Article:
If we look at those in the protected class – blacks, Latinos, Native Americans – Davis fares even worse, with just two of the 100 seats when we should expect somewhere between 15 to 20 percent.
Bottom line – Davis may be a much whiter community compared to other surrounding communities, but it still under-represents people of color in its governing boards.
Going to November Elections Is Recommended
In the city’s release, they noted, “The City contacted the Yolo County Elections Office to determine the applicable deadlines for the March 3, 2020 election. The County has stated that it would have to receive the district boundaries before September 12. This would not provide adequate time for the City to conduct the required public hearings and vote on an ordinance establishing districts.”
They conclude: “Therefore, the March 3, 2020 election will not be impacted by any decision to transition to districts. The first Davis municipal election that could potentially be district-based would be in March 2022.”
But Matt Rexroad told the Vanguard: “They can easily move to November and make this work.”
The city told me in response that it may be more complicated than that. Since I can’t evaluate the city’s argument, all I can say is that Matt Rexroad makes two critical points that are correct.
First, the city of Davis is now the only city in the county that holds its city elections during the primary.
Second, he is correct in arguing that “many more Latinos and Asians will have the opportunity to run and vote in elections where they are more likely to participate.”
Holding elections in June and in this year in March further disadvantages people of color.
Across the board, people are more likely to participate in November than June – but far more so for people of color. The turnout for whites in November is 59 percent versus 43 percent in the primary. For Latinos, it falls from 40 percent to 21 percent and for Asians from 44 percent to 26.5 percent.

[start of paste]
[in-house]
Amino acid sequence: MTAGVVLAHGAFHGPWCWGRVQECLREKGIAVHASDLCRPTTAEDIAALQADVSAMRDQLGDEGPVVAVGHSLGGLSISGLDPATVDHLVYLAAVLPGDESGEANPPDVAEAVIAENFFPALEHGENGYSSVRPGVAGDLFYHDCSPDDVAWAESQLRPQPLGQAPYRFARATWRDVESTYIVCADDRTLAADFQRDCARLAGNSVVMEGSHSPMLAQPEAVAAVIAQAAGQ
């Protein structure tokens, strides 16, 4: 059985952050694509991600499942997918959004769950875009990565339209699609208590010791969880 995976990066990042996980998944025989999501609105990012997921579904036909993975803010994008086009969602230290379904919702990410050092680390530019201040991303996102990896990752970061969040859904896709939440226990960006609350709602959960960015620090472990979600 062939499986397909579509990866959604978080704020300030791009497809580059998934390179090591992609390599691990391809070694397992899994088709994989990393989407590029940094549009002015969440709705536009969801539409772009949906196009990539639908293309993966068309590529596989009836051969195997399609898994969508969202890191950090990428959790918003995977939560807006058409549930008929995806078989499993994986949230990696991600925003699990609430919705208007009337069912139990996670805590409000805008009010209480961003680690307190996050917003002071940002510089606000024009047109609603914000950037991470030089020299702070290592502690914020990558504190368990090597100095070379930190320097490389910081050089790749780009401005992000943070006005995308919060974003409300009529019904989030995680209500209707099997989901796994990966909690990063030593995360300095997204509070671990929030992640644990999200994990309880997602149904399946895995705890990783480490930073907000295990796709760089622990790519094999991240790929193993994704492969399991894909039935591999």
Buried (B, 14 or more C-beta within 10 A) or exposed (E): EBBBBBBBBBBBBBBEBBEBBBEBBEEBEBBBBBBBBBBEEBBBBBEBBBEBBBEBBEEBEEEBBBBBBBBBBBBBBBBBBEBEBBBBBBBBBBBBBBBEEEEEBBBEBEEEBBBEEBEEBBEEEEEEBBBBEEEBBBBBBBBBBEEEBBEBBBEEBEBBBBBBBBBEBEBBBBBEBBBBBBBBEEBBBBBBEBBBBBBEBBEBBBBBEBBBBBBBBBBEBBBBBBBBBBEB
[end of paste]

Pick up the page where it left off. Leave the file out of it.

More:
Latinos are just 5 percent of the voter pool during the primary, but over 7 percent in the general. Asians go from 7.5 percent to 8.7 percent and whites fall from 87 to 84.
The numbers don’t fly off the page at you – if anything, what does fly off the page is the fact that whites are about 55 percent of the population, but are 78 percent of those registered to vote and 84 percent of those who actually vote.
But it is clear that if you want more people of color to participate in the election, you hold it in November of even years, not in the primary.
We understand that the city may not be able to move the elections to November 2020 – but, given where things are headed, they should try.
The potential litigant would not have to show that going to district elections would produce a better result. The data, though, pretty convincingly shows that people of color are disadvantaged in Davis compared to their share of the overall population.
We would like to analyze the data at the precinct level because I believe it will show there are more concentration pockets in Davis than most people are aware of.
Finally it is worth noting that by going to district elections, we lower the barrier to entry. Instead of having to launch a citywide election, the election might be one-fifth to one-quarter as large. That means instead of reaching 20 to 30 thousand people, they may only have to reach out to 4000 or 5000. That would greatly reduce the cost, the size of an organization and might greatly lower the barrier to entry.
One question that is up in the air is how to select the mayor. Obviously, having the top vote-getter will not work under a district system. That means two options – rotate the mayor or have four districts and an at-large mayor.
According to the League of Cities analysis: “There is a question of whether a by-district election system with an at-large mayor qualifies as an at-large election system that is vulnerable to a CVRA challenge.”
They add, “While the issue of whether a by-district election system with an at-large mayor qualifies as an at-large system has arisen in previous CVRA cases, there are no binding, appellate decisions on the issue.”
My preference would be a mixed system and a stronger mayor, but it is not clear if that can happen.
—David M. Greenwald reporting